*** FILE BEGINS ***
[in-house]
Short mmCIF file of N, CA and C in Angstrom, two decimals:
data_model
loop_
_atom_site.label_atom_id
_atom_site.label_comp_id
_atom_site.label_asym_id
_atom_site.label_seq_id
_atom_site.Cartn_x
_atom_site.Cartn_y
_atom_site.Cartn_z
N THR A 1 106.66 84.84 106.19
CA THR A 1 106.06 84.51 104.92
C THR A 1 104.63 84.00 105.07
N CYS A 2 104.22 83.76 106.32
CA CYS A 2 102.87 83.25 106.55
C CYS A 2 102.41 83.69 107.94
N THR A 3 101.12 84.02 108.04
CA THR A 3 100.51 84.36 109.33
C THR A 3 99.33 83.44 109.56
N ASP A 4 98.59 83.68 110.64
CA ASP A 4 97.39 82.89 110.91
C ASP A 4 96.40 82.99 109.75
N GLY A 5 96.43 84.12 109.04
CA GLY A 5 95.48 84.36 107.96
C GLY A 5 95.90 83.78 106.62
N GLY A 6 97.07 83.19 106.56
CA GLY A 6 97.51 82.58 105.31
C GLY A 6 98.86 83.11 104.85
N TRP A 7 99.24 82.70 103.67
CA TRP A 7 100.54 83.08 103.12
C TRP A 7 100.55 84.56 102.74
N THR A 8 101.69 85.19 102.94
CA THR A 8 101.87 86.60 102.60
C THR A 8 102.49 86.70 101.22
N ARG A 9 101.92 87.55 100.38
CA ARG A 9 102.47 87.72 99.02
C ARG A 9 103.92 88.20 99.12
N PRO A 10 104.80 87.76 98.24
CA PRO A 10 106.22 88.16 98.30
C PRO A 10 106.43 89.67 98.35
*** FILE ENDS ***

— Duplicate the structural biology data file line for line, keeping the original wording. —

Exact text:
[in-house]
Short mmCIF file of N, CA and C in Angstrom, two decimals:
data_model
loop_
_atom_site.label_atom_id
_atom_site.label_comp_id
_atom_site.label_asym_id
_atom_site.label_seq_id
_atom_site.Cartn_x
_atom_site.Cartn_y
_atom_site.Cartn_z
N THR A 1 106.66 84.84 106.19
CA THR A 1 106.06 84.51 104.92
C THR A 1 104.63 84.00 105.07
N CYS A 2 104.22 83.76 106.32
CA CYS A 2 102.87 83.25 106.55
C CYS A 2 102.41 83.69 107.94
N THR A 3 101.12 84.02 108.04
CA THR A 3 100.51 84.36 109.33
C THR A 3 99.33 83.44 109.56
N ASP A 4 98.59 83.68 110.64
CA ASP A 4 97.39 82.89 110.91
C ASP A 4 96.40 82.99 109.75
N GLY A 5 96.43 84.12 109.04
CA GLY A 5 95.48 84.36 107.96
C GLY A 5 95.90 83.78 106.62
N GLY A 6 97.07 83.19 106.56
CA GLY A 6 97.51 82.58 105.31
C GLY A 6 98.86 83.11 104.85
N TRP A 7 99.24 82.70 103.67
CA TRP A 7 100.54 83.08 103.12
C TRP A 7 100.55 84.56 102.74
N THR A 8 101.69 85.19 102.94
CA THR A 8 101.87 86.60 102.60
C THR A 8 102.49 86.70 101.22
N ARG A 9 101.92 87.55 100.38
CA ARG A 9 102.47 87.72 99.02
C ARG A 9 103.92 88.20 99.12
N PRO A 10 104.80 87.76 98.24
CA PRO A 10 106.22 88.16 98.30
C PRO A 10 106.43 89.67 98.35